Tumble & Fall by Alexandra Coutts

Tumble & Fall by Alexandra CouttsIn only a week, an asteroid will strike the Earth, most likely killing everyone on the planet. Attempts to stop it have so far failed, and people have accepted that in approximately one week, the world will come to an end. Tumble & Fall follows three teenagers as they figure out what to do with the time that is left.

I really loved the idea of this book–it’s a novel about the end of the world, but the focus is more on the characters and their final days, rather than the actual destruction of the world itself. The only problem I had was that I felt that there were too many narrators in this story. I liked the idea of the book following three teenagers, but at times it was confusing. When I first started reading the book I had trouble keeping track of whose family members were who, and even by the end of the story I felt like I kept mixing up characters a bit. The jump back and forth between the three main characters made it harder to connect with each character because I was focusing on trying to remember what had happened to that character when we last saw them and who each of the side characters in their stories were. I feel like this may have worked better with just two main characters–three just seemed one too many.

Caden’s story was my least favorite, and every time his chapter came up I found myself sighing and resigning myself to power through his chapter until I got back to one of the other characters. After reading the entire book, I understand the message that his story sends and I do think it was important, but I did not like the execution of that message. Caden gets kidnapped by his father, who had left Caden, his mother, and sister when Caden was a child. His father is some super rich guy who wants Caden to spend the last week on Earth getting to know him. This whole thing was just weird to me–why did his father need to have him kidnapped by his cronies like in some mob movie? Since Caden grew up wondering where his father was, it’s possible that had his father asked to spend time with him, Caden would have consented. Also, the methods his father uses to try to “bond” with Caden were just bizarre, as was the whole issue with his father’s girlfriend Sophie. The whole plot of Caden’s story just seemed a bit contrived, so much so that I found myself extremely uninterested.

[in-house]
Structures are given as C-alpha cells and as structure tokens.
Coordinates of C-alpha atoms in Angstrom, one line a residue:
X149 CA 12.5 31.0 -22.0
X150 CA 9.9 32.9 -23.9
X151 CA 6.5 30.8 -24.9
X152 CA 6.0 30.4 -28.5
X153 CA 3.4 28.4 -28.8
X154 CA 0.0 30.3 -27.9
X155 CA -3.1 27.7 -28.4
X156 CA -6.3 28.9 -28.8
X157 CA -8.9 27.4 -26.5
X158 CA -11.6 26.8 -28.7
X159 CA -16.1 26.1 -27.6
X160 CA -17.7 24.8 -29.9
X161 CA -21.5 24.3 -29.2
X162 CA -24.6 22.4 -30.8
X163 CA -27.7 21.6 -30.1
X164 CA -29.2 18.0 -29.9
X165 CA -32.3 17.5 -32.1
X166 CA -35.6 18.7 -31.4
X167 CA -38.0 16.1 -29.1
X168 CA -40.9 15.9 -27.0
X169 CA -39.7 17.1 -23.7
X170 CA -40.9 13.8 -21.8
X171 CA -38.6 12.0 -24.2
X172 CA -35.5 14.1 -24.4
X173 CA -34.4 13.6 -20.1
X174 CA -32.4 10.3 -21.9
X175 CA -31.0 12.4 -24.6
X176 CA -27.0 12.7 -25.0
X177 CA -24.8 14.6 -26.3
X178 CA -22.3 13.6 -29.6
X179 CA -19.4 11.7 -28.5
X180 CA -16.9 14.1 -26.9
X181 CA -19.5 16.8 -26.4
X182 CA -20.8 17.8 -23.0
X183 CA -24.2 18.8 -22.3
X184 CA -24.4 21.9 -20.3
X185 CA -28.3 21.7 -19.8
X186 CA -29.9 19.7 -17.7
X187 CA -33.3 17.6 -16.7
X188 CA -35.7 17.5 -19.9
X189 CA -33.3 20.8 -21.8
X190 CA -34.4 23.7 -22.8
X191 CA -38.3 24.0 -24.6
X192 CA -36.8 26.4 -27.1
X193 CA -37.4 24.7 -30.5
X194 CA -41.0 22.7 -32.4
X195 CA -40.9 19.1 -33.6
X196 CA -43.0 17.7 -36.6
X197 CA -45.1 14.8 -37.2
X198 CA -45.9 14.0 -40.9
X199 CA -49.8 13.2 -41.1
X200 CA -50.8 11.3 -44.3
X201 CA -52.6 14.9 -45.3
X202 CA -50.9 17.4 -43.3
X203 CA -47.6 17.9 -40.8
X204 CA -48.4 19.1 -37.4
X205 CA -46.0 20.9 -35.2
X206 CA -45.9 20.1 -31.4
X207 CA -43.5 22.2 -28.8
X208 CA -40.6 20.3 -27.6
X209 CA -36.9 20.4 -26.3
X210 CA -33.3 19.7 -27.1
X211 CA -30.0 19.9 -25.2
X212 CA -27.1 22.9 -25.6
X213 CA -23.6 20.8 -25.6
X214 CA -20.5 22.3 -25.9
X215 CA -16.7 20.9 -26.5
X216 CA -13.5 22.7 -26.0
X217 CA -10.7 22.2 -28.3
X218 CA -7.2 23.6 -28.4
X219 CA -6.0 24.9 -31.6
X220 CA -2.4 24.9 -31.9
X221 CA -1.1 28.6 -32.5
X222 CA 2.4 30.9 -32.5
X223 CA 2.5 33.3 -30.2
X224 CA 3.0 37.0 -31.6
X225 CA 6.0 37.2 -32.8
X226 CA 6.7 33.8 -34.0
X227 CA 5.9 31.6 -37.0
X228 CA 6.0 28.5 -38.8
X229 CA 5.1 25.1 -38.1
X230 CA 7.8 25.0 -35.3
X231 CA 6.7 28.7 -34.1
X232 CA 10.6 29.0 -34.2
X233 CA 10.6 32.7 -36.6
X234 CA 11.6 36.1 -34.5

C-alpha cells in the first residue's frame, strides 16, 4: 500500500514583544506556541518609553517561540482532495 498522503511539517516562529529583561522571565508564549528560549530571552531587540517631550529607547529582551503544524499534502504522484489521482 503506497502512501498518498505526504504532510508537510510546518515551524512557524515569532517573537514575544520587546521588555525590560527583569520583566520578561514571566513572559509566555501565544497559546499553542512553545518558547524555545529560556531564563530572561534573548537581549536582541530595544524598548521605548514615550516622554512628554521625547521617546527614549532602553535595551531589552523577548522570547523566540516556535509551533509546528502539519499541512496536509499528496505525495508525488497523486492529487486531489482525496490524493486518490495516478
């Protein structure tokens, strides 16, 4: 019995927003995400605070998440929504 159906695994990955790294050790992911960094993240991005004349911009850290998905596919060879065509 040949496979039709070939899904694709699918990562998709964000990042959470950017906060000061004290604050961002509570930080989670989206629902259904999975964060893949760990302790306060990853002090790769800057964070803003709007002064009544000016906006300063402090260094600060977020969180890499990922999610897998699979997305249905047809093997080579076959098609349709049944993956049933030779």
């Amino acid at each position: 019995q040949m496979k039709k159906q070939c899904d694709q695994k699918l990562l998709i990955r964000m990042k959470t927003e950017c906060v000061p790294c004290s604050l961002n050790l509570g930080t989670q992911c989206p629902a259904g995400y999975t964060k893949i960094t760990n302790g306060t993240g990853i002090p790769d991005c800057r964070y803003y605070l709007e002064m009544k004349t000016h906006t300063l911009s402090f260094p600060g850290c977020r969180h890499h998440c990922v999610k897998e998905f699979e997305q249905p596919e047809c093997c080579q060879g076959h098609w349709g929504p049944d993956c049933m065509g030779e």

On the other hand, I really loved Zan and Sienna’s stories. Zan had lost her boyfriend ten months earlier, and had been trying to recover from that loss. She finds a receipt in one of his old books that has a girl’s name and phone number, and it is dated the day he died. She becomes suspicious that he may have been cheating on her, and that this perfect person she had built up in her head may have not been so perfect. She embarks on a journey with her boyfriend’s best friend, Nick, to find this mysterious girl and discover the truth. Sienna had also suffered from a loss–her mother had recently died, leading Sienna to become severely depressed. Sienna had tried to kill herself, and ended up in a rehab facility for a few months to recover. Her father picks her up to bring her back to the island so that they can live out the last week as a family, but he breaks the news that he has met someone and they are getting married this week before the world ends. Sienna finds this hard to deal with, and when she meets a boy named Owen that she used to play with as a child, begins sneaking out of the house to be with him. I feel that both Sienna and Zan’s stories sent really great messages. Zan’s story teaches about the power of forgiveness and all of its forms, and Sienna’s sends a message about the importance of family and the many different types of love.

Overall, Tumble & Fall was a good read with some powerful messages about family, forgiveness, and love, though the multiple narrators took a bit away from the story. I liked the way the book ended and how the stories all came together, but I did feel as if certain things were left unresolved.

Tumble & Fall will be released on September 17, 2013.

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Dark Shift by Rick Polito